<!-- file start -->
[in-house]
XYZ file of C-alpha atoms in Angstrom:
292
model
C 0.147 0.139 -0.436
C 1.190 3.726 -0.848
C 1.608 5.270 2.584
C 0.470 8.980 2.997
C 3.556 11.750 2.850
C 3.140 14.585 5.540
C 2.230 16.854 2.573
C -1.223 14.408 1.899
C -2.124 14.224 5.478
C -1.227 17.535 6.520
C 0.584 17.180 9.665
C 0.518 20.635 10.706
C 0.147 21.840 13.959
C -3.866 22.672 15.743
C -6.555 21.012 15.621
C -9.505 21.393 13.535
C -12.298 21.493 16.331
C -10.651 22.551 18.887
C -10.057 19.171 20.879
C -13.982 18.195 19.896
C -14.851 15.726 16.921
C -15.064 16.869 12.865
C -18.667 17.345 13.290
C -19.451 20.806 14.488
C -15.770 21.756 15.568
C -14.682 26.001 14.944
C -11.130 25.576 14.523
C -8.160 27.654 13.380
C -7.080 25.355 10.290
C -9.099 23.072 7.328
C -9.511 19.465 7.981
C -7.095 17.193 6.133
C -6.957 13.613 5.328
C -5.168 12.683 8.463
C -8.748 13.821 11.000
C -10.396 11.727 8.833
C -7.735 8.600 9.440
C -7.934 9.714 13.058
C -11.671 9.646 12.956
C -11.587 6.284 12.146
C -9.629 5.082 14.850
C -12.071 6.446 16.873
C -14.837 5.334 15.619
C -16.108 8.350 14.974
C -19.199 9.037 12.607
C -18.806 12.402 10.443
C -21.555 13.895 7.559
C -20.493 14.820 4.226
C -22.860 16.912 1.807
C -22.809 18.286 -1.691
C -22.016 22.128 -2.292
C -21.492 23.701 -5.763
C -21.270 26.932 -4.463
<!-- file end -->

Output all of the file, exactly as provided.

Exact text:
[in-house]
XYZ file of C-alpha atoms in Angstrom:
292
model
C 0.147 0.139 -0.436
C 1.190 3.726 -0.848
C 1.608 5.270 2.584
C 0.470 8.980 2.997
C 3.556 11.750 2.850
C 3.140 14.585 5.540
C 2.230 16.854 2.573
C -1.223 14.408 1.899
C -2.124 14.224 5.478
C -1.227 17.535 6.520
C 0.584 17.180 9.665
C 0.518 20.635 10.706
C 0.147 21.840 13.959
C -3.866 22.672 15.743
C -6.555 21.012 15.621
C -9.505 21.393 13.535
C -12.298 21.493 16.331
C -10.651 22.551 18.887
C -10.057 19.171 20.879
C -13.982 18.195 19.896
C -14.851 15.726 16.921
C -15.064 16.869 12.865
C -18.667 17.345 13.290
C -19.451 20.806 14.488
C -15.770 21.756 15.568
C -14.682 26.001 14.944
C -11.130 25.576 14.523
C -8.160 27.654 13.380
C -7.080 25.355 10.290
C -9.099 23.072 7.328
C -9.511 19.465 7.981
C -7.095 17.193 6.133
C -6.957 13.613 5.328
C -5.168 12.683 8.463
C -8.748 13.821 11.000
C -10.396 11.727 8.833
C -7.735 8.600 9.440
C -7.934 9.714 13.058
C -11.671 9.646 12.956
C -11.587 6.284 12.146
C -9.629 5.082 14.850
C -12.071 6.446 16.873
C -14.837 5.334 15.619
C -16.108 8.350 14.974
C -19.199 9.037 12.607
C -18.806 12.402 10.443
C -21.555 13.895 7.559
C -20.493 14.820 4.226
C -22.860 16.912 1.807
C -22.809 18.286 -1.691
C -22.016 22.128 -2.292
C -21.492 23.701 -5.763
C -21.270 26.932 -4.463